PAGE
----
- Be ready to sub for ill workers. Target big companies who might have multiple marketing people go out. Consider checking in with local temp agencies about emerging needs.
- Don’t stop marketing. Because you may lose clients in the coming weeks. Poorly run companies will freak out and stop marketing. Prepare to replace any flakes by keeping fresh leads coming in.
Document the days
Many great stories have been born out of other tragedies. (Think of both World Wars. Think of 9/11.) If you’re a fiction writer there are going to be hundreds — maybe even thousands — of plots arising out of this painful moment in history. Capture the details so you can remember them and use them later.
I like the way Ann Kroeker (@annkroeker) suggests keeping a diary — whether written, audio or video. Of course, this type of documentation will also be important for historians. But even if you have no desire to write fiction or history, think of this diary as a valuable bit of your own family story you’ll be able to pass along to future generations.
Consider how you might support the book industry
This is a particularly tough time for the book industry what with retail shops being closed, book fairs being cancelled and libraries being shuttered. Read about the situation in Italy in a fine Lit Hub post by Aaron Robertson. And learn about the situation in the rest of the world in an excellent New York Times piece by Alexandra Alter (@xanalter).
The fallout is especially ironic because reading is one of the best things you can do when you’re stuck inside. I’m going to be using this time to re-read some favourite books on my shelves and to buy some new Kindle titles I want to enjoy. Reading is relaxing and uplifting and far more useful to writers than watching endless episodes of Netflix. Then, once the pandemic is over, I’ll take my credit card into a local bookstore and buy a bunch of books.
Learn how to deliver virtually
Even if you can’t go to work, you can still deliver presentations digitally. I know because I did one last Friday and I had 100 people attend. If you’ve never done such a presentation yourself, they can be a little intimidating so be sure to learn how to present effectively and dynamically. I always like the advice from Throughline (@throughlineNPR) and they’ve outdone themselves in this detailed post on how to deliver a great virtual presentation.
My favourite tip? “Go ahead and smile. Research has shown that people can “hear” you smile so don’t let the lack of a camera stop you from expressing yourself. It’s okay to smile on camera too, if the subject matter warrants it.” Throughline suggests sitting up straight when delivering a workshop, but I always favour being upright on my own feet. I believe that the energy that standing requires results in a more energetic presentation.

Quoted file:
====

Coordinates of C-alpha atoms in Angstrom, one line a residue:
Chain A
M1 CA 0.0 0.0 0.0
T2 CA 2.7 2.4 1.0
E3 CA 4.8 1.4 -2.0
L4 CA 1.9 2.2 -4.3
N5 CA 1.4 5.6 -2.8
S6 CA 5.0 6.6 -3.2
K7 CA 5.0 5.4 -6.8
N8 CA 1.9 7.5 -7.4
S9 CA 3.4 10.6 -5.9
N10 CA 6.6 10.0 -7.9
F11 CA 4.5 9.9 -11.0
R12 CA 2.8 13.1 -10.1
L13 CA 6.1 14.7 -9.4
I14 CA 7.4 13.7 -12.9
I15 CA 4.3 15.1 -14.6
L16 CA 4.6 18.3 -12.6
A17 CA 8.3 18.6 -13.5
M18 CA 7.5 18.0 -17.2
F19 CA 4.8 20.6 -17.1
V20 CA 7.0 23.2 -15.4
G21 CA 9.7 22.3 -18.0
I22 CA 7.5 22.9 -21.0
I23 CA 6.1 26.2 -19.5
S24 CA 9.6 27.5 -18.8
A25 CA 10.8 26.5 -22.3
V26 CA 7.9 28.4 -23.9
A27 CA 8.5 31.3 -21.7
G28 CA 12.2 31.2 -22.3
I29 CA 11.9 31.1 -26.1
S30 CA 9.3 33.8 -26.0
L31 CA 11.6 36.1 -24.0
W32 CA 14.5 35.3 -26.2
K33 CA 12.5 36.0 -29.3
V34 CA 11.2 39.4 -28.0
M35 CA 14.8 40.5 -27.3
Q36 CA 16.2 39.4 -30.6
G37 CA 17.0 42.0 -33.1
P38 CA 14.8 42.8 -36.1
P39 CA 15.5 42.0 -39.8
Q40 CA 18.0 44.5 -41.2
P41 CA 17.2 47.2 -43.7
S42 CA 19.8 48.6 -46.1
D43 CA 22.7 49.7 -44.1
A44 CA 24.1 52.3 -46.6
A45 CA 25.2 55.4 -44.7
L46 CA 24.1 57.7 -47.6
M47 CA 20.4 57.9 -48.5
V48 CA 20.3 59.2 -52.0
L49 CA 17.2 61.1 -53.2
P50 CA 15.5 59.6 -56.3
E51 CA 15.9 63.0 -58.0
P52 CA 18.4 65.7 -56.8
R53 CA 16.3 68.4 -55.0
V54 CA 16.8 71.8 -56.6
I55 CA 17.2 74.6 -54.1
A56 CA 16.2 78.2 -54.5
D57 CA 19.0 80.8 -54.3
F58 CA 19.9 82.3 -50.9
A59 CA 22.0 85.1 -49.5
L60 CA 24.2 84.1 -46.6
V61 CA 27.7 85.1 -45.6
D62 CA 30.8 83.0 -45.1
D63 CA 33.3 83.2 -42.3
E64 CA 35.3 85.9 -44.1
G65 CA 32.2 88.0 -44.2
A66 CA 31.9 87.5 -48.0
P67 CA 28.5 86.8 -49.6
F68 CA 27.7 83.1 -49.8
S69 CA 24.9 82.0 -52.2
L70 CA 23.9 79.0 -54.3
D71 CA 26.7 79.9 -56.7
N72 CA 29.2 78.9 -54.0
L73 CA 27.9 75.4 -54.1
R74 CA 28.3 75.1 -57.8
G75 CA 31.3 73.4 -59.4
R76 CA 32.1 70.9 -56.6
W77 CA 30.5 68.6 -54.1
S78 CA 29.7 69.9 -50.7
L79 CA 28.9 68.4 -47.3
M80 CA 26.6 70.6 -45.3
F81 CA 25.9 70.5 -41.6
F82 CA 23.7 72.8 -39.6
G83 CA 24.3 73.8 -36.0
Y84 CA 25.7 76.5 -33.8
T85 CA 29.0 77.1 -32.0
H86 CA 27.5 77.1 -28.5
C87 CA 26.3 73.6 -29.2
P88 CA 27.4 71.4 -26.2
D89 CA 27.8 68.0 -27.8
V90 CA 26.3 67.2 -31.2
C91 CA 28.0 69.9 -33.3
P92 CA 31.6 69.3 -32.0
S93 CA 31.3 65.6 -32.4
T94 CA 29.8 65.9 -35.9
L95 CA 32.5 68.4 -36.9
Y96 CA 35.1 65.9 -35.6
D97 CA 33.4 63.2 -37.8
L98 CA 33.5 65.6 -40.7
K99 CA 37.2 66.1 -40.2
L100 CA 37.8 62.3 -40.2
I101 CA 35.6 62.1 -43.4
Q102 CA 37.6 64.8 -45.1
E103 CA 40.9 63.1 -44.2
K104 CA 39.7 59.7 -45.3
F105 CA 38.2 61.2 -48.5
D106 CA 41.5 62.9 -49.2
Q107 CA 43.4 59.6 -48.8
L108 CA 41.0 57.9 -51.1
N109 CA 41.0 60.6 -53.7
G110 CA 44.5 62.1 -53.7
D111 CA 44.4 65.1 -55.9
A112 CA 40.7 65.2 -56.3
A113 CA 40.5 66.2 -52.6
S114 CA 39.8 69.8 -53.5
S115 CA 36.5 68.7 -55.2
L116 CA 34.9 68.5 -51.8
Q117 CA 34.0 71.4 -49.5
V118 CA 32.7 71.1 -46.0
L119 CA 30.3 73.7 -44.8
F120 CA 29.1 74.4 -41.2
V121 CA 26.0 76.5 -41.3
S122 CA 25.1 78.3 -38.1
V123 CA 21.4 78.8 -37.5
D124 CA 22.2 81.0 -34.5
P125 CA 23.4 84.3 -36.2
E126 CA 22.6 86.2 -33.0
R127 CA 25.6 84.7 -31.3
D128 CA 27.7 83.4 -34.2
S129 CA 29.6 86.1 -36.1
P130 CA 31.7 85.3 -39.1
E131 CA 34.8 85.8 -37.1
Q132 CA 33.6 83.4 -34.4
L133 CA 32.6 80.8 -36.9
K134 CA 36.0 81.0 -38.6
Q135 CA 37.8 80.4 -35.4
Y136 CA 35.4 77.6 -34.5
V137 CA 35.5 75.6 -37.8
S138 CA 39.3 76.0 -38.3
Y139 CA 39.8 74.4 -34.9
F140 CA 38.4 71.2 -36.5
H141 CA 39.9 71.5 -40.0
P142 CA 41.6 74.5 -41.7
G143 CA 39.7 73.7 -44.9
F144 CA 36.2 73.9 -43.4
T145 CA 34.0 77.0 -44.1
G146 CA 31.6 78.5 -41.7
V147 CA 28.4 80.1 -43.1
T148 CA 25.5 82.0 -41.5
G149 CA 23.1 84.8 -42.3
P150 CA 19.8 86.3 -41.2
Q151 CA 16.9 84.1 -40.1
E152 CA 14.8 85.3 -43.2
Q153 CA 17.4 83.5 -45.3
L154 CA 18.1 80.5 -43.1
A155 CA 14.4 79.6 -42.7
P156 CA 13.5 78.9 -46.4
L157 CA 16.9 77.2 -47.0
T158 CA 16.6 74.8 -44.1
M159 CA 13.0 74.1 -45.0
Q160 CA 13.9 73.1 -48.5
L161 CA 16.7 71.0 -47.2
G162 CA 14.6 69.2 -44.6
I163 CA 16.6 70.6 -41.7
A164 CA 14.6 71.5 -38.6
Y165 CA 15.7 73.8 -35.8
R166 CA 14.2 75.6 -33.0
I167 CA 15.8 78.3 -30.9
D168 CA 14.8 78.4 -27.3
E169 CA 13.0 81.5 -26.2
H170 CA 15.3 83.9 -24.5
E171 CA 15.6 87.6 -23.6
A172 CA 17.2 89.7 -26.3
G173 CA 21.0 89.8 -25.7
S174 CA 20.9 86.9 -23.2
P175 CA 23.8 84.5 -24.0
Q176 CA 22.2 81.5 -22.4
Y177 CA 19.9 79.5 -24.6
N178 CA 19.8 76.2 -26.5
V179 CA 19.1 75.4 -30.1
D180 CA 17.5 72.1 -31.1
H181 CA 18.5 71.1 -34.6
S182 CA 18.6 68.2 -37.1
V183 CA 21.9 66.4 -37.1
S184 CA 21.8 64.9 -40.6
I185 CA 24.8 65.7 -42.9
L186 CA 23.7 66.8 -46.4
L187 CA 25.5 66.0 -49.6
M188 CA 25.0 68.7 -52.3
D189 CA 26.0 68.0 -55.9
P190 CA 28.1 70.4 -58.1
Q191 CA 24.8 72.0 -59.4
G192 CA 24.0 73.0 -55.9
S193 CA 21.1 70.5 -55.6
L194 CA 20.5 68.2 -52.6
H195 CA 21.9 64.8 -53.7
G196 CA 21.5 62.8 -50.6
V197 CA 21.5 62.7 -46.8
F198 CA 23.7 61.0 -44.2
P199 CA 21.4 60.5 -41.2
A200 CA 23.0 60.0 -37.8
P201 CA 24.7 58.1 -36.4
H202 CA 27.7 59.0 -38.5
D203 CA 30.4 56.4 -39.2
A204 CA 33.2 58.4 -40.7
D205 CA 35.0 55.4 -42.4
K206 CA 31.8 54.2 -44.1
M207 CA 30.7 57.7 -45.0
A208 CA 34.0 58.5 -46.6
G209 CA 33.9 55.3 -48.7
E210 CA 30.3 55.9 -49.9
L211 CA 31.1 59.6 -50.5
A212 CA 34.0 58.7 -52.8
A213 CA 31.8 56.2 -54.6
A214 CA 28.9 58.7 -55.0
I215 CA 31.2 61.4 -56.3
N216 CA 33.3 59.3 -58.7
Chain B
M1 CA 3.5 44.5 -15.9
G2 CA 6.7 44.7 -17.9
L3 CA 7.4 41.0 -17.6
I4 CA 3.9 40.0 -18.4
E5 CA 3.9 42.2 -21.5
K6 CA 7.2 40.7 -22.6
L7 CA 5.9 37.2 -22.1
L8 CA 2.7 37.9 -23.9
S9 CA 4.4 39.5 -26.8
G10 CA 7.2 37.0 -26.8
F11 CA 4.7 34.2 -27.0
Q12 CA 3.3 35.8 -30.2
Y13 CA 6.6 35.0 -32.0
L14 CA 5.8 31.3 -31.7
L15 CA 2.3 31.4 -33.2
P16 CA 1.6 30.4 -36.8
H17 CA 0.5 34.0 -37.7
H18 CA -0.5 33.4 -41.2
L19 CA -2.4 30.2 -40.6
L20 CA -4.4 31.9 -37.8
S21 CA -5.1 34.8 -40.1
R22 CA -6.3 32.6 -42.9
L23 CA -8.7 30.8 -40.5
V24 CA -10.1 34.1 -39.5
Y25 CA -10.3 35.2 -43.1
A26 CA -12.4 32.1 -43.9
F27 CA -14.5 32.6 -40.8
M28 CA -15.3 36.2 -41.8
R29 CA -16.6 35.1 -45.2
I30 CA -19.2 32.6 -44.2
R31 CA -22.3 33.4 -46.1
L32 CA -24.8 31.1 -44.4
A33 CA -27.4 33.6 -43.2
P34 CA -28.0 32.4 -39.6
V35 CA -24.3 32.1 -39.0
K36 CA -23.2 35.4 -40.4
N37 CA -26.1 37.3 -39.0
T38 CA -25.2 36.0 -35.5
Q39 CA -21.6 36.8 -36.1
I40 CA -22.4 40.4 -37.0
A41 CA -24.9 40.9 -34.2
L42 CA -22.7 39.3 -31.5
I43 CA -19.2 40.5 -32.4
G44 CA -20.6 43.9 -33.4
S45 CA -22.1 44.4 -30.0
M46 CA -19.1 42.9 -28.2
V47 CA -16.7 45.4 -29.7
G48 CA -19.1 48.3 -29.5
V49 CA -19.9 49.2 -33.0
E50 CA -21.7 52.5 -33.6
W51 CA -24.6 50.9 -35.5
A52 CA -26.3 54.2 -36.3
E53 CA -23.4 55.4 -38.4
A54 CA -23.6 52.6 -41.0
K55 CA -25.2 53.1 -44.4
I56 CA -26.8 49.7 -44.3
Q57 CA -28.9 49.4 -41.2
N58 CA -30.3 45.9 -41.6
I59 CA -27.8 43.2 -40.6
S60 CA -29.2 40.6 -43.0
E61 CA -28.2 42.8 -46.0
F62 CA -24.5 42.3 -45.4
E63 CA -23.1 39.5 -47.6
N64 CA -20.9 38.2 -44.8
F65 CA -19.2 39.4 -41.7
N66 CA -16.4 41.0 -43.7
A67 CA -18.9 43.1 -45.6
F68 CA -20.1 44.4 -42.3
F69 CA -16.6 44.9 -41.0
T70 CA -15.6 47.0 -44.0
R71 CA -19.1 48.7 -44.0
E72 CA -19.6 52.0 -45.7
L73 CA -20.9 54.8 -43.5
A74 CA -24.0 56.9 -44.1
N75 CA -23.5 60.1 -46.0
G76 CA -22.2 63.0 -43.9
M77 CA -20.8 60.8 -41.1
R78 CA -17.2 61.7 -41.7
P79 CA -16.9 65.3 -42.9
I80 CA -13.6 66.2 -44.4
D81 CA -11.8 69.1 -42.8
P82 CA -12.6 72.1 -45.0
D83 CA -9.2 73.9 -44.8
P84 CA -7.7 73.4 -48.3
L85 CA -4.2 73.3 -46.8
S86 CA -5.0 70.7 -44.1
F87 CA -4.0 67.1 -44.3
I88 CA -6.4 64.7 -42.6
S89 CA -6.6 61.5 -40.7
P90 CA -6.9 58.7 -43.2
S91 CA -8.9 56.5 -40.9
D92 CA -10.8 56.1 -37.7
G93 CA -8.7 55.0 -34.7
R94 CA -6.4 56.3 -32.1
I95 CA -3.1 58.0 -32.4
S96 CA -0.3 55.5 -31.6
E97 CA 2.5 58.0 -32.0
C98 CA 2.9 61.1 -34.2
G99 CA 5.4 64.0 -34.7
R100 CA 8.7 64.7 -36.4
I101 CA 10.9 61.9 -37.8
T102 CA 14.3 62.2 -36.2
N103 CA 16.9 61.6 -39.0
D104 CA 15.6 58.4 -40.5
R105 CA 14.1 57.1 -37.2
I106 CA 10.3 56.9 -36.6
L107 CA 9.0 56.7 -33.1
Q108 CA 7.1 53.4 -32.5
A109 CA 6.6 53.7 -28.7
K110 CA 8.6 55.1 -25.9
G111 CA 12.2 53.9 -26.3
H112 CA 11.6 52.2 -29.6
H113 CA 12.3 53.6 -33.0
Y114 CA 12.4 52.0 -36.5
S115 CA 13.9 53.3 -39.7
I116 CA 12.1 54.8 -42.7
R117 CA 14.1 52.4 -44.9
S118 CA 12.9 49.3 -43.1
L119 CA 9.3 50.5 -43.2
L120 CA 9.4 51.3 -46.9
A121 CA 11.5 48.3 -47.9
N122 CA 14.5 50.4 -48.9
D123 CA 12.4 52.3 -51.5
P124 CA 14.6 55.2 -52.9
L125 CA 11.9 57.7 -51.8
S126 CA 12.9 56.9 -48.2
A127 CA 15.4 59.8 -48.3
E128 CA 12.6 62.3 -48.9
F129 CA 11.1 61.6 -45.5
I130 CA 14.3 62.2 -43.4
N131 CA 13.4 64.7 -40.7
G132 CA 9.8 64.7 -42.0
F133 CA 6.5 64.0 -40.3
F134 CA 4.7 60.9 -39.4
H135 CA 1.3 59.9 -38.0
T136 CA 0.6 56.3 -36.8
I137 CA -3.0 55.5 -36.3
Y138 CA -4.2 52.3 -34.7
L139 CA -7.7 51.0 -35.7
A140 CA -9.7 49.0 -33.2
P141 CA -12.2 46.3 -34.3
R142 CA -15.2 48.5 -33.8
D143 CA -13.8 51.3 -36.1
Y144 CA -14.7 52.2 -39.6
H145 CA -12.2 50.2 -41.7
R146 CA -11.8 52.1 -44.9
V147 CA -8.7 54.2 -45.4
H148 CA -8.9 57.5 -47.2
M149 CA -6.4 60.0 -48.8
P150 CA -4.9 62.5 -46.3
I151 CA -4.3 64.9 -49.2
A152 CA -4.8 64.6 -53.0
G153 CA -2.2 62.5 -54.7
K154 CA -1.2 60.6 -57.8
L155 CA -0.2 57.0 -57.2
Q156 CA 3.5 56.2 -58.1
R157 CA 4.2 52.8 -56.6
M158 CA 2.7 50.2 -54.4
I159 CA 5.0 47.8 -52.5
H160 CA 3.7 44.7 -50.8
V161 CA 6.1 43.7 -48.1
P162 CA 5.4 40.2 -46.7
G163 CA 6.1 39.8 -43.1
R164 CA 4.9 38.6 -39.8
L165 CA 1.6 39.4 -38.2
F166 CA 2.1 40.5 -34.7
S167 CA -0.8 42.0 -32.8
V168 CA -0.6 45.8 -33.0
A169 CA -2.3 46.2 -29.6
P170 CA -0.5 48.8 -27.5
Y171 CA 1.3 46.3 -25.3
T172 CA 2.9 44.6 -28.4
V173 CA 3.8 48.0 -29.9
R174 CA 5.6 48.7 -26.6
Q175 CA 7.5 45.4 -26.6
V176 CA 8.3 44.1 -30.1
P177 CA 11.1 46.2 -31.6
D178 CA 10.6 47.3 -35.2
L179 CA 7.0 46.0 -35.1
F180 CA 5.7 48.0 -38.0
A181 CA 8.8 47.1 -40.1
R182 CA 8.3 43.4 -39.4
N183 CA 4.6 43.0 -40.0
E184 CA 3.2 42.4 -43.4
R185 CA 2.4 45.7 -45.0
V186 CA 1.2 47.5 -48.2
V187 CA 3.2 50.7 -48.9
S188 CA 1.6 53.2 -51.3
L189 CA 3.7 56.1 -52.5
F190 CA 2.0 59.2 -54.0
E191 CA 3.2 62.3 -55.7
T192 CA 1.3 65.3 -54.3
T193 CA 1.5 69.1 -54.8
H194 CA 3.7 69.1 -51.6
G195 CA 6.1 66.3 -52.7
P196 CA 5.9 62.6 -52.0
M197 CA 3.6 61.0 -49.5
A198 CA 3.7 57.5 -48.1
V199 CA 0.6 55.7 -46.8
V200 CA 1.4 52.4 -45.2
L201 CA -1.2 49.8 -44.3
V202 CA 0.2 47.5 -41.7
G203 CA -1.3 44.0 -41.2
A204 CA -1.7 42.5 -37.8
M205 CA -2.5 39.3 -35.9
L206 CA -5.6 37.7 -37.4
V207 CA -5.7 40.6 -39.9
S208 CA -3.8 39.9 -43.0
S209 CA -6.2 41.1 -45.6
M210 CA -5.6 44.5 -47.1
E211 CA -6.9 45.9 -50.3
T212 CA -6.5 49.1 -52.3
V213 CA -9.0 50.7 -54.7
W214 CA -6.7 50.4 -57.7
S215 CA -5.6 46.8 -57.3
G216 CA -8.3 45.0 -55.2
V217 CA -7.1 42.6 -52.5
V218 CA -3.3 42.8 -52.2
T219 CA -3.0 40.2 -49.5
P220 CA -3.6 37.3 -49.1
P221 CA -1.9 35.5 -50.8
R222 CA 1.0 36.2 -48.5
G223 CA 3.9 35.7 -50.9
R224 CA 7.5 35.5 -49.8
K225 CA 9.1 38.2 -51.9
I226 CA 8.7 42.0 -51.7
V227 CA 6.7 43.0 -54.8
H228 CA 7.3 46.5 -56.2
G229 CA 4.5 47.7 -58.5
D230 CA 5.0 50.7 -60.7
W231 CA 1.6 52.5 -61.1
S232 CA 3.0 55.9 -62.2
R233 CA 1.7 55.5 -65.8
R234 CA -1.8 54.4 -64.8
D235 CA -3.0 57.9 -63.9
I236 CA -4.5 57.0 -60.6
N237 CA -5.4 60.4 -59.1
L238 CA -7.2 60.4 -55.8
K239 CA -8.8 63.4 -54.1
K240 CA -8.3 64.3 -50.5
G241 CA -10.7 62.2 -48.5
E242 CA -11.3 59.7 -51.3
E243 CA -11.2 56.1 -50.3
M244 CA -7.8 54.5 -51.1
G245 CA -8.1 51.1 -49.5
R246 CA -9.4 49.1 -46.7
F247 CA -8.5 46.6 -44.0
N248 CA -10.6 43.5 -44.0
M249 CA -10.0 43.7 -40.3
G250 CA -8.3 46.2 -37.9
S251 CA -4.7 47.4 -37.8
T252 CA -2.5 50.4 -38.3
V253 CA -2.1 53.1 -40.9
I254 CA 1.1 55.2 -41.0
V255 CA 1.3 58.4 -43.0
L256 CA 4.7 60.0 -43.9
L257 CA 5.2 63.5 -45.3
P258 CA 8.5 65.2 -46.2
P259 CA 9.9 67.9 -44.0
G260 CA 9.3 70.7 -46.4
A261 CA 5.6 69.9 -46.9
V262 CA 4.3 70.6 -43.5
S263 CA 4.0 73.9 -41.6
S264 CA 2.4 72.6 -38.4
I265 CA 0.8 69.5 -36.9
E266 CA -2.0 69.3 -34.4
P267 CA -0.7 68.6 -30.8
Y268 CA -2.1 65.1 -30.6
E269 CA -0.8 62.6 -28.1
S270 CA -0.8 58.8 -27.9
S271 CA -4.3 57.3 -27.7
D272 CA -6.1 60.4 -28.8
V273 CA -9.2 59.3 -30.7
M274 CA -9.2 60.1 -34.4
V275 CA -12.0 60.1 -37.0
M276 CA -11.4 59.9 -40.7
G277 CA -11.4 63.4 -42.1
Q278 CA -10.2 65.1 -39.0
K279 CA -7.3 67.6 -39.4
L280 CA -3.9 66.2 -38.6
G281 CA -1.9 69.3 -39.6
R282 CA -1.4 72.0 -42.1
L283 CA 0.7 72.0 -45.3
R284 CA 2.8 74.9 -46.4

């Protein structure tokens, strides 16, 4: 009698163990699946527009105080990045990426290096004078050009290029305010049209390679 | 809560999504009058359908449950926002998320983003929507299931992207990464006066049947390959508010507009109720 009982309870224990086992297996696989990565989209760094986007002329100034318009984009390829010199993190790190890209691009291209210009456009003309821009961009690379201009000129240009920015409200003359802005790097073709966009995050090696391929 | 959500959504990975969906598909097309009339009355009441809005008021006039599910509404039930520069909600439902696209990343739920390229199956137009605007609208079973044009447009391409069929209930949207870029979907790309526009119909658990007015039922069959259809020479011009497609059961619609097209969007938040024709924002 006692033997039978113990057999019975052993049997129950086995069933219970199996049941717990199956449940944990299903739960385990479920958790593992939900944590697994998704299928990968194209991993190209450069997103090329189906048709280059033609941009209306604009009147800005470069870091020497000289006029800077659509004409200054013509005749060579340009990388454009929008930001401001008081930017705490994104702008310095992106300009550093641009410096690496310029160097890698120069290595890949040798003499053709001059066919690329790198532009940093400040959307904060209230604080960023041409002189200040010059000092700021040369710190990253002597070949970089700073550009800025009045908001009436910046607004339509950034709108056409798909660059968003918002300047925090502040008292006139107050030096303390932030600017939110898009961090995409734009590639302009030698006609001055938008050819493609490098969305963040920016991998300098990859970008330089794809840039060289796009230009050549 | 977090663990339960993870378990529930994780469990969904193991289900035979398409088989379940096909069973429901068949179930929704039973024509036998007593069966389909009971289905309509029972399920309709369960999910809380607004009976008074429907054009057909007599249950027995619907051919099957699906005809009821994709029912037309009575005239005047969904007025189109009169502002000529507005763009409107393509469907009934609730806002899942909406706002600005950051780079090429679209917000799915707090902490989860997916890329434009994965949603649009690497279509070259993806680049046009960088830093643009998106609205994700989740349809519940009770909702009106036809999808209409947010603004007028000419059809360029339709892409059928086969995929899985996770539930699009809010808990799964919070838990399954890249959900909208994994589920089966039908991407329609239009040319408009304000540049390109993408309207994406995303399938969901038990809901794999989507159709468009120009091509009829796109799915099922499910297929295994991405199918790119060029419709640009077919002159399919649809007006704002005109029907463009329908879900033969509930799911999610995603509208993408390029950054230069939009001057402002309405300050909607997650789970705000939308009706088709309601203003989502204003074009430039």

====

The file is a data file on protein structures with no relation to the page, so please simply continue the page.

Keep yourself calm
Both posts describe the need to keep moving (despite being stuck inside) and the value of maintaining social connections via “safe” tools such as telephones, texts, FaceTime, Skype and Zoom. Both posts also emphasize the importance of limiting your exposure to news.
As physician Melissa Shepard (@mshepard_md) puts it, “If you are anxious about COVID-19, you may find yourself spending a lot of time searching for updates and reassurance. This is usually counterproductive, as many outlets and social media networks draw on catastrophic or sensational stories to get views. Limit yourself to checking news stories once a day. Turn off automatic news notifications on your smartphone. Trust that if there is an important development, you will hear about it quickly.”
Finally, if you’re into worst-case scenarios, remind yourself that the fatality rate associated with COVID-19 is thought to be somewhere between 0.5 and four percent. (We won’t know the real number until the pandemic is over.) But flip the equation, reminding yourself that at least 96% of people — even if they catch COVID 19 — will recover just fine.
PS: It’s still worth using social distancing to help protect hospitals from too much demand all at once.
Want to use your stuck-at-home time to develop a sustainable writing routine? Consider applying to my Get It Done program. Application deadline for next month is this Thursday, March 26. To apply, go here, scroll to the very end and select the bright green “click here to apply now” button.
My video podcast last week addressed the safety of entering writing contests. Or, see the transcript, and consider subscribing to my YouTube channel. If you have a question about writing you’d like me to address, be sure to send it to me by email, Twitter or Skype and I’ll try to answer it in the podcast.
What are the best blog posts you’ve read in the last month? We can all learn from each other so, please, share your thoughts with my readers and me in the “comments” section below. Anyone who comments on today’s post (or any others) by March 31/20 will be put in a draw for a copy of my first book, 8 1/2 Steps to Writing Faster, Better. Please, scroll down to the comments, directly underneath the “related posts” links, below. Note that you don’t have to join Disqus to post. See here to learn how to post as a guest. It’s easy!